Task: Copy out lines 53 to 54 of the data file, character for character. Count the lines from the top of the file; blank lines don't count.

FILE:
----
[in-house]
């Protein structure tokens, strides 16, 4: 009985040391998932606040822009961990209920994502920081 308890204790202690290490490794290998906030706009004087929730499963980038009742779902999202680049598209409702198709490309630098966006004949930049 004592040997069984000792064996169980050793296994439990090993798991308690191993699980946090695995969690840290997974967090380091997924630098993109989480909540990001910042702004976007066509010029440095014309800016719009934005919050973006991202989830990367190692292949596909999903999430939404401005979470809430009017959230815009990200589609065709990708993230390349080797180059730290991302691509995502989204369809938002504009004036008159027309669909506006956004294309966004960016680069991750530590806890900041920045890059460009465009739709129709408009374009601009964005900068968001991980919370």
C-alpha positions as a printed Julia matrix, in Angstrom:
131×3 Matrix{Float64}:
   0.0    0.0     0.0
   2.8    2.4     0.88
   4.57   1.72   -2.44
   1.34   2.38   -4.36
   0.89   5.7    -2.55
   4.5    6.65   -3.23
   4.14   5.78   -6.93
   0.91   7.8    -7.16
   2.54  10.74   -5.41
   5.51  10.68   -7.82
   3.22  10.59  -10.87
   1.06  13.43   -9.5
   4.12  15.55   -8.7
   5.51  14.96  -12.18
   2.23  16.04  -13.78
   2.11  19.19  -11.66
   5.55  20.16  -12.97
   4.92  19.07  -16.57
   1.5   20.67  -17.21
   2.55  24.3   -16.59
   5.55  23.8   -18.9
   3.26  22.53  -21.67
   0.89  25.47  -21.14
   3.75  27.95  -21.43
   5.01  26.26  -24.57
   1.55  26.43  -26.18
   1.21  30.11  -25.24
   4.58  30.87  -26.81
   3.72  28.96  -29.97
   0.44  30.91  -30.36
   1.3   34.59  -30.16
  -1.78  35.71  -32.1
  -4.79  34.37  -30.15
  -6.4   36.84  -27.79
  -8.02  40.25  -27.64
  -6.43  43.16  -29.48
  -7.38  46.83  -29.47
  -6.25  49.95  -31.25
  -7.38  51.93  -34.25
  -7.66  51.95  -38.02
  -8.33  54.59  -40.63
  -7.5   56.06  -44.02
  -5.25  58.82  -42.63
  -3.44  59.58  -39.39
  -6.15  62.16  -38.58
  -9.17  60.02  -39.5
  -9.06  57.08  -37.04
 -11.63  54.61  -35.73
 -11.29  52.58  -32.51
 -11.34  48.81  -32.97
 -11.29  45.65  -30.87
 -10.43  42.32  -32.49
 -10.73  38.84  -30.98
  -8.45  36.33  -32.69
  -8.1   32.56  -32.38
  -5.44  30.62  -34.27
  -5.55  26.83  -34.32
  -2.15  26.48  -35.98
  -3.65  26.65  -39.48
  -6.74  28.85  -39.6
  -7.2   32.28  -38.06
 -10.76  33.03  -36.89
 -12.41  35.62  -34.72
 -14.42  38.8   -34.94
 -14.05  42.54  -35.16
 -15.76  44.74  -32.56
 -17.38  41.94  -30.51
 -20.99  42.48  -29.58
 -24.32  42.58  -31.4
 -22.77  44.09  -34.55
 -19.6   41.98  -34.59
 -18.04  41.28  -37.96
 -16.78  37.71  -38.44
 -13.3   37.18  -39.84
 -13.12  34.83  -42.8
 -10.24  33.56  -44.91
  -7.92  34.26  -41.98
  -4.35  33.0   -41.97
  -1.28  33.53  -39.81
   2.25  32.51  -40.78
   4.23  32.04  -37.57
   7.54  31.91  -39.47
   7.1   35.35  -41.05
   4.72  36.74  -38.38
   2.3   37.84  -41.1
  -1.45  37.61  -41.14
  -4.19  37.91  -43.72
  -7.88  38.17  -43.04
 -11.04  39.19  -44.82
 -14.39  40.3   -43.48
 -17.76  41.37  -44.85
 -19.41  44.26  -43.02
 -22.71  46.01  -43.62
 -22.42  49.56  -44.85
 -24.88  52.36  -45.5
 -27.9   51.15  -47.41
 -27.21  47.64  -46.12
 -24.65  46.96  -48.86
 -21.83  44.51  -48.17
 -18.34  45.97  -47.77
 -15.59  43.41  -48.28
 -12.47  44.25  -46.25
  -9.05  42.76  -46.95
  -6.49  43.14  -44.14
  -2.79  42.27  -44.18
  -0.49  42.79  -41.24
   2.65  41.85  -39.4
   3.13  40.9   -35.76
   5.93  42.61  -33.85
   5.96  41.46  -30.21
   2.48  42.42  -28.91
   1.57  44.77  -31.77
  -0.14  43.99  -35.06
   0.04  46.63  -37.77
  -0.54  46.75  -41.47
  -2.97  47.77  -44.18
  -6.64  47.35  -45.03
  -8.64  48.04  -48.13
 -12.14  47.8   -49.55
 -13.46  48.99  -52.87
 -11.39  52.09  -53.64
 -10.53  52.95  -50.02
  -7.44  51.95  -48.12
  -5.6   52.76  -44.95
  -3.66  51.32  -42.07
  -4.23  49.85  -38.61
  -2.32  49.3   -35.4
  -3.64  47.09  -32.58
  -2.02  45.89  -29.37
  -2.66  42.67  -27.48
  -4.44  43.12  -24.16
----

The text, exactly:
 -11.29  52.58  -32.51
 -11.34  48.81  -32.97